Morris dancers welcomed the arrival of May at the crack of dawn on Sunday.
Colourfully clad, with bells ringing and hankies swinging, the Woodside Morris Men danced through dawn in Cassiobury Park to celebrate the first sight of the sun for summer.
May Day is traditionally marked by Morris Dancers across the country because of a tradition going all the way back to pre-Christian times.
Pete Bradshaw from the club said: "As the grass shimmered white and mist rose from the River Gade, one by one the dancers and musicians arrived for this most English of events.
"We had a small audience of hardy souls who came out to watch, it was extremely cold.
"On the other hand it was one of the most fabulous sunrises of recent years with the inky black during to bright blue during our performance."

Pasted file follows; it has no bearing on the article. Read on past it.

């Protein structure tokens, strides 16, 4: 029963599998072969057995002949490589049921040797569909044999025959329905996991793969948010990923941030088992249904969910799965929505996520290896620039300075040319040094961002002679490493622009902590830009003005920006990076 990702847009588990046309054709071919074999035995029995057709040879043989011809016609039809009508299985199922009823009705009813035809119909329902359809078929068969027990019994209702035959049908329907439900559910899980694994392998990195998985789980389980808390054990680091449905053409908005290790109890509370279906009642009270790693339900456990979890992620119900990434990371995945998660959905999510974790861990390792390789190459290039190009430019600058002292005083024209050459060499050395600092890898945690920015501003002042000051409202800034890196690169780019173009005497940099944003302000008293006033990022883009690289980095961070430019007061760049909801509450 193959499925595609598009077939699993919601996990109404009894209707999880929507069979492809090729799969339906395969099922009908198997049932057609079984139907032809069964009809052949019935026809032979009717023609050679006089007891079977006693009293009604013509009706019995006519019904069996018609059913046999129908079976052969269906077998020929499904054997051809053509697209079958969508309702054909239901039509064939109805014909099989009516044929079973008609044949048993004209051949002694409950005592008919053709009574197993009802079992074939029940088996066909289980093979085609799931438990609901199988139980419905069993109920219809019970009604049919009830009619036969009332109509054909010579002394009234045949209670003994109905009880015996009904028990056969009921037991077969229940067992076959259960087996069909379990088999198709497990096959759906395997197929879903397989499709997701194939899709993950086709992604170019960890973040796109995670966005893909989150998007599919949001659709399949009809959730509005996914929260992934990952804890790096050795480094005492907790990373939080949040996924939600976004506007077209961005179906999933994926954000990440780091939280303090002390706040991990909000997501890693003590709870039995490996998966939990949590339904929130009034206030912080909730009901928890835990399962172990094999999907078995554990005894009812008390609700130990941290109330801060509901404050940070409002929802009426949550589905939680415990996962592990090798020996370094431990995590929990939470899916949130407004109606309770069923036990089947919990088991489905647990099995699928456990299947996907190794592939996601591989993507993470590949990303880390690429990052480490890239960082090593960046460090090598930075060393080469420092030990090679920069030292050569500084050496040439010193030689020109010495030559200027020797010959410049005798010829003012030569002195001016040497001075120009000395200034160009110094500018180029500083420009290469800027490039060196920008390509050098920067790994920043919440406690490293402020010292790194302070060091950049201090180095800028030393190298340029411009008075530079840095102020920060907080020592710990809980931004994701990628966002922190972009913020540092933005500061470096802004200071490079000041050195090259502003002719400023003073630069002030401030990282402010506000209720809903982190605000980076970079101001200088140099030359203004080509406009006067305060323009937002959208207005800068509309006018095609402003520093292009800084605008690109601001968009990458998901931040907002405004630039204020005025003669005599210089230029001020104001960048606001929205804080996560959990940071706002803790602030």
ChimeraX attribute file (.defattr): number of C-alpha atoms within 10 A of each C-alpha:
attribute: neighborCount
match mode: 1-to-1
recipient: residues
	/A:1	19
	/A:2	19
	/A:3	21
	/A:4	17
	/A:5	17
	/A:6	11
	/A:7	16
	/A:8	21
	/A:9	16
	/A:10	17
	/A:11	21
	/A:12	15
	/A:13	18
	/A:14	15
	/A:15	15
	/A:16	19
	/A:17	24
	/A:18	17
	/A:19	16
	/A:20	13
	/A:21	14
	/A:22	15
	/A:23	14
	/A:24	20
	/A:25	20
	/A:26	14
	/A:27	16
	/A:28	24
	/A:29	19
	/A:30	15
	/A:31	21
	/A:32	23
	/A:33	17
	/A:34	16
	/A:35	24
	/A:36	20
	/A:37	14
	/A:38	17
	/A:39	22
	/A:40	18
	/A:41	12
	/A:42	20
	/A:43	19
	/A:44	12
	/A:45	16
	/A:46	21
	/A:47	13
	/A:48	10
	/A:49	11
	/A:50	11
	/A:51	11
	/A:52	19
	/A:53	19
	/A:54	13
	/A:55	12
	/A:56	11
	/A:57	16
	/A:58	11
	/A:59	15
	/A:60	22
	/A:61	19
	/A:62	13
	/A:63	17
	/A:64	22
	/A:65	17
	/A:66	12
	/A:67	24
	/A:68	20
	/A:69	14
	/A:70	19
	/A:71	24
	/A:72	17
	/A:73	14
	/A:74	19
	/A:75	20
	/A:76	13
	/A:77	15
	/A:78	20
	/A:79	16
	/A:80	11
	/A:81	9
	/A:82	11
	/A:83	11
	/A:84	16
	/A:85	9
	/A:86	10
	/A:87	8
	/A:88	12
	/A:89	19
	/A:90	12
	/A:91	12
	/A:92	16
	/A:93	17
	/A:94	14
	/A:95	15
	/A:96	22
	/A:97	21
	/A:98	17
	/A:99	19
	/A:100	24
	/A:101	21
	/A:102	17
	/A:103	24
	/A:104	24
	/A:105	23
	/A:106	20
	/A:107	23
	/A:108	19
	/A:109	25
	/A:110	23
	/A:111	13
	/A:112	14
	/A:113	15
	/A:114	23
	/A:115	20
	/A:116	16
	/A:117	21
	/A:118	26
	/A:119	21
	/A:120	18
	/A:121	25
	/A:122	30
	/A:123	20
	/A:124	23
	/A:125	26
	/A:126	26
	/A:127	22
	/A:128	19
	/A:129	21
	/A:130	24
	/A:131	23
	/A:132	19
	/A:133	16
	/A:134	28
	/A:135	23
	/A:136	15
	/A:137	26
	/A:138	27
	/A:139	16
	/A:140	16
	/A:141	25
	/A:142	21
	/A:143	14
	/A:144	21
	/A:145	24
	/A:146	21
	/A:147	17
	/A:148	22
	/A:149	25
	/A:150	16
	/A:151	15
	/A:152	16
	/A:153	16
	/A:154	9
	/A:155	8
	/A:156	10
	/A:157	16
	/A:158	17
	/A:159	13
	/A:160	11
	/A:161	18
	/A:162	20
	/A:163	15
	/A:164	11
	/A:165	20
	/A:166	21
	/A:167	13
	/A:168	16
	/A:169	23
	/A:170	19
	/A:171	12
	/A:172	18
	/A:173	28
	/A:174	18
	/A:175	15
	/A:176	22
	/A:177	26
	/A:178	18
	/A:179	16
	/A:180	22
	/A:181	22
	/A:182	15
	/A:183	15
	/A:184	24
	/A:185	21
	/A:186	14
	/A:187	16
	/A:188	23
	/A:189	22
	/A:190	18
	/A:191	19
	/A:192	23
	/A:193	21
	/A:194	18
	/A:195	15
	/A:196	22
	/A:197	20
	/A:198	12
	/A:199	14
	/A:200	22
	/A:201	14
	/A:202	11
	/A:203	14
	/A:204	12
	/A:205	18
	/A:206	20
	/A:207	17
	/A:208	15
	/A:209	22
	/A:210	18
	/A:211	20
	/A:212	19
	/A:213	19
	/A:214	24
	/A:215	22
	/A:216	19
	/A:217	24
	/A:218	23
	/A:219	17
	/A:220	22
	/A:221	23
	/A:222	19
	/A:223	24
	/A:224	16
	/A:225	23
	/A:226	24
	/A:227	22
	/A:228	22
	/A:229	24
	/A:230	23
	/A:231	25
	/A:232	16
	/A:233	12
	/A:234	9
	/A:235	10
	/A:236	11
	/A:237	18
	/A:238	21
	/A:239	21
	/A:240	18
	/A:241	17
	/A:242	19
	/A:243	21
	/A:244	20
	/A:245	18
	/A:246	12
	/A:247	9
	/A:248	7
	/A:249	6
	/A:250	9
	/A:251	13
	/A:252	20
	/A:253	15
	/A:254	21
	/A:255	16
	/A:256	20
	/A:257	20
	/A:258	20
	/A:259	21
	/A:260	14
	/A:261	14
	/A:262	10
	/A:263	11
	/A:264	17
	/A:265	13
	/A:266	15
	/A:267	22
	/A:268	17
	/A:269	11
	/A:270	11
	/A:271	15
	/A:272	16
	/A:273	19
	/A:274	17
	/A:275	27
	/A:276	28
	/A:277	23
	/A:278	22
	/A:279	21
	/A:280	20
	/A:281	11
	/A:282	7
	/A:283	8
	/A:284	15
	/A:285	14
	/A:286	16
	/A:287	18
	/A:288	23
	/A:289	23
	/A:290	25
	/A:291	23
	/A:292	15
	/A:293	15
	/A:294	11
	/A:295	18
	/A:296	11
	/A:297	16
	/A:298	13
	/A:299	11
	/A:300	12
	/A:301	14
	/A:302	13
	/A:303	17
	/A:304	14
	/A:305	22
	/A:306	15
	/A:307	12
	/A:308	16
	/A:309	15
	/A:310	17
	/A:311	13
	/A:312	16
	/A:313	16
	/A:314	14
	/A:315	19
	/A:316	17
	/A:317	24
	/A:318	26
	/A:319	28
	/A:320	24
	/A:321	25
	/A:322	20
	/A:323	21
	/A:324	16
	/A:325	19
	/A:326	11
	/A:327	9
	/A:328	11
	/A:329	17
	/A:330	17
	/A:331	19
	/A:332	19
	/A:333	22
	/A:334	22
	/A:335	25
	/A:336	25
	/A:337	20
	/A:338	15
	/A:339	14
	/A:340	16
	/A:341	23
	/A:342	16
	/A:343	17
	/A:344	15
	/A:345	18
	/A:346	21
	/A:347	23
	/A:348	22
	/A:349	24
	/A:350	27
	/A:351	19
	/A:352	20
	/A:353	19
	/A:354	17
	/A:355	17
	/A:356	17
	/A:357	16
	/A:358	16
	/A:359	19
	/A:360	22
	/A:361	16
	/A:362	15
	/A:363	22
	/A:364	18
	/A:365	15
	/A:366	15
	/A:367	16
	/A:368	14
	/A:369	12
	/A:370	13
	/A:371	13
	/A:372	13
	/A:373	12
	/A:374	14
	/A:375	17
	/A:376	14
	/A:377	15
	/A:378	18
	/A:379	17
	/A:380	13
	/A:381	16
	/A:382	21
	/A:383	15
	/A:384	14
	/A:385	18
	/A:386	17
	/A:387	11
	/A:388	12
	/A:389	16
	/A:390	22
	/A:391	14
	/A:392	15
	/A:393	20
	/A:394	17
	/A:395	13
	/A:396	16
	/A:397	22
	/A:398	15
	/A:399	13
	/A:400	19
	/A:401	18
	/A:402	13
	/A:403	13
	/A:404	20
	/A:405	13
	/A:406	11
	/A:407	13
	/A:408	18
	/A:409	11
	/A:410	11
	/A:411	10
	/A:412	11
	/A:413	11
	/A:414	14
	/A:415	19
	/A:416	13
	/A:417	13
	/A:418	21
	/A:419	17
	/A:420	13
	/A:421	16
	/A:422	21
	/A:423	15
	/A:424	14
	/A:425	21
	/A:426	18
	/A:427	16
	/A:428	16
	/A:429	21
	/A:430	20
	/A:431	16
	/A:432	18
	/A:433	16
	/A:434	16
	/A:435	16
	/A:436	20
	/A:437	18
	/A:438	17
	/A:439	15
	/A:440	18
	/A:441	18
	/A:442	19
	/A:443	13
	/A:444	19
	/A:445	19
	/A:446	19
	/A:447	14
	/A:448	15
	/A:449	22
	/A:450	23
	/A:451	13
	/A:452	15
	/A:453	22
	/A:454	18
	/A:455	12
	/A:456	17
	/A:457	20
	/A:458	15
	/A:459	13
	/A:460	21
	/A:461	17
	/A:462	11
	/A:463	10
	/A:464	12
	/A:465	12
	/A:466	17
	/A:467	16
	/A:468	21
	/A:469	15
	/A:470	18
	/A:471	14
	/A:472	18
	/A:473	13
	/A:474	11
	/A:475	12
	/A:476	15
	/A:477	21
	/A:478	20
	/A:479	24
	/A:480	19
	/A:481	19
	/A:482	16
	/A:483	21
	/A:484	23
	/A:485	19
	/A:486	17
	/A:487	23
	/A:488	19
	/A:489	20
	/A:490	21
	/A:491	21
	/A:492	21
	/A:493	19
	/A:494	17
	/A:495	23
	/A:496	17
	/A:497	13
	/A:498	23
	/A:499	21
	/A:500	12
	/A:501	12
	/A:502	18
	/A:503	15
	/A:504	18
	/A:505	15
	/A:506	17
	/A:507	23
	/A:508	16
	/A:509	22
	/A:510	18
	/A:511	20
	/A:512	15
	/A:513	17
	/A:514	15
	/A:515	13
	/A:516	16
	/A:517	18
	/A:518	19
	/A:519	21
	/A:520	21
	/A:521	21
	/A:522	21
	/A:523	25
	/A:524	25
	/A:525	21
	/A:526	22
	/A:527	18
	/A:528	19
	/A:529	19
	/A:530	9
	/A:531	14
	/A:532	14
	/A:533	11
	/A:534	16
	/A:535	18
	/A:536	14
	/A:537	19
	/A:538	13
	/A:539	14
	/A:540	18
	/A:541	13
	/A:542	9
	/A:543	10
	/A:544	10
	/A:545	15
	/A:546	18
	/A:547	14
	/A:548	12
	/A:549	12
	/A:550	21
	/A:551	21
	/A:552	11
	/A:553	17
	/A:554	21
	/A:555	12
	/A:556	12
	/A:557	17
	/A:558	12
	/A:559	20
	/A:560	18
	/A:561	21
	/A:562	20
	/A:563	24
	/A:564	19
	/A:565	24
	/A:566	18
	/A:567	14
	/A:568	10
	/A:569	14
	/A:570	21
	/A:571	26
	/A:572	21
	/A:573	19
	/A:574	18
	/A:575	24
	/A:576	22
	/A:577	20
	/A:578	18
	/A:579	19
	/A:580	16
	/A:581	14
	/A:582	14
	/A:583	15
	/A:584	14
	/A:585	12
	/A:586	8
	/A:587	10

The hour-long performance from 5am featured some 20 dances, a mixture of traditional Cotswold numbers and those choreographed by the side themselves.
There also a rendition of the song Hail to the First of May and the dance Grollie's Thing - which is a tribute to former dancer Reg Grolliemund who collapsed and died in the park one May Day morning while dancing.
After the early start, the dancers performed at Harrow on the Hill for the annual May Fair.
Morris dancing itself dates back to the middle ages, Woodside to 1957 and dancing in the park to the 1970s.
Woodside Morris Men moved to Watford in the mid 1960s, dancing predominantly at pubs in the Watford, Hemel Hempstead and Rickmansworth area.
The group dance throughout the year at local events and folk festivals, and practice each week at the The Pump House in Lower High Street.
The club currently has 14 members, including one from Newport Pagnell, and the longest serving Dave Pearse has been a member since 1972.
Morris dancing involves teams of dancers - often wearing hats and bells on their legs - wielding handkerchiefs, sticks or swords, to the accompaniment of folk music.
It dates back centuries, though its origins are unclear.
Mr Bradshaw said new members are always welcome.
- Photos by David Ritchie.